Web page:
Sitting on a powder keg

How the recently announced mandatory evacuation of children from frontline areas of Ukraine will work — especially for those whose parents don’t want to leave

Sitting on a powder keg

A child looks out of a minibus window in the port city of Henichesk in the Kherson region. Photo: Roman Pilipey / EPA-EFE

Ukrainian civilians continue to die from Russian shelling every day. More often than not, the victims are the residents of towns and villages that just happen to be in an active combat zone. Tragically, some of them are children.

Concluding that evacuation is the answer, Ukraine’s Ministry for the Reintegration of Temporarily Occupied Territories, alongside the authorities in the non-Russian occupied parts of Ukraine’s Kherson, Donetsk, and Kharkiv regions, recently announced the mandatory evacuation of children from villages near the frontline. However, it remains to be seen if this means permanent resettlement or just temporary relocation.

Officially speaking

Last week, the authorities in the Donetsk region announced the mandatory evacuation of approximately 250 children from eight towns in the Bakhmut and Pokrovsk districts. The aim was to evacuate them all, accompanied by a parent or legal guardian, before the onset of the winter weather.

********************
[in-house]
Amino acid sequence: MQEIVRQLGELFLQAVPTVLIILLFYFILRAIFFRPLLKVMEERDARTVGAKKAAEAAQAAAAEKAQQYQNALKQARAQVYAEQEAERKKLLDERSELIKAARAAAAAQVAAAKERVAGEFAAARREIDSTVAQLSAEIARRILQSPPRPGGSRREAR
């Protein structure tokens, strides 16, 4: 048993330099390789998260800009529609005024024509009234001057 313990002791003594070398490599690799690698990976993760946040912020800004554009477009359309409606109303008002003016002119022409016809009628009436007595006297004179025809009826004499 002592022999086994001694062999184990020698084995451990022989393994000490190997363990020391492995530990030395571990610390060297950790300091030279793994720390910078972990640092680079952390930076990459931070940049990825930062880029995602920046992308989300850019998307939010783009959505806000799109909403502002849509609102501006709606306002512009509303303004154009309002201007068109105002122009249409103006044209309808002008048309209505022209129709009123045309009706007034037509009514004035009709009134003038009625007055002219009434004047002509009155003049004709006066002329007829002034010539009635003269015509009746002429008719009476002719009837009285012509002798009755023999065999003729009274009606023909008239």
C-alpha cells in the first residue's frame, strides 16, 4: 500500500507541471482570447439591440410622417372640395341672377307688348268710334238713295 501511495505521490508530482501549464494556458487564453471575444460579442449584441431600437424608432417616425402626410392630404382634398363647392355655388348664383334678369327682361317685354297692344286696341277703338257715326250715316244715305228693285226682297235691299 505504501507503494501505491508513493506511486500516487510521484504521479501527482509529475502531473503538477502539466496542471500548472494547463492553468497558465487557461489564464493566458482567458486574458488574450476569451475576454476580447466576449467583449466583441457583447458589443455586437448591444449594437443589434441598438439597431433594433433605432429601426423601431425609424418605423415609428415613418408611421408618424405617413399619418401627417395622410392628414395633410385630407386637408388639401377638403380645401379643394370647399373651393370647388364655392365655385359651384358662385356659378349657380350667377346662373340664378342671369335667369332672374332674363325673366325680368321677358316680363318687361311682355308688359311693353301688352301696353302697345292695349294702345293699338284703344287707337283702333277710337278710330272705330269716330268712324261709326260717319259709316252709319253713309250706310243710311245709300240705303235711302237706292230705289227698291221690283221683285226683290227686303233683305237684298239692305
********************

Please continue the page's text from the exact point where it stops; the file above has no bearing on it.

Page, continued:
In the neighbouring Kharkiv region, 41 children have reportedly been evacuated already, but there are plans for the mandatory evacuation of 275 more children from 10 towns.

According to the Ministry of Reintegration, evacuees are first sent to a processing point where they can rest, eat, and receive support and assistance. The children and their guardians will then be sent to the Zhytomyr region, where they will be provided with housing, social benefits, humanitarian aid, and psychological support free of charge.

"We have agreed on the mandatory evacuation of families with children," said Kherson Governor Oleksandr Prokudin on 23 October. "This concerns 34 towns where the security situation is most challenging. However, not everyone is agreeing to leave. Meanwhile, the enemy is ruthlessly shelling our cities and villages every day.

Dozens of bombs are hitting residential buildings, with children nearby in constant danger. So we’ve decided to forcibly evacuate them."

Kherson Governor Oleksandr Prokudin. Photo: Telegram

Kherson Governor Oleksandr Prokudin. Photo: Telegram

Prokudin called on parents to think of their children’s psychological and emotional well-being, as well as their education, and future. "Homes can be rebuilt, but it's much harder to restore a child's health," he stressed. "How will years of living in constant fear affect their future? The evacuation is free, and housing will be provided upon request. What’s stopping you?"

‘As soon as they let us, we’ll come back home’

Olena, 40, lives with her four children in an apartment block in the city of Kherson. She says they’ve all learned the "two-wall rule" — when shelling begins, they hide in the farthest room, which is considered the least dangerous. They don’t go down to the basement, even though they have one. "The basement in our building is in such a state that there’s less chance of surviving an explosion there than in our apartment. We'd rather wait out the next air-raid warning at home," Olena says. The children do distance learning and the family has no plans to leave, even though their area of Kherson comes under intense shelling every day.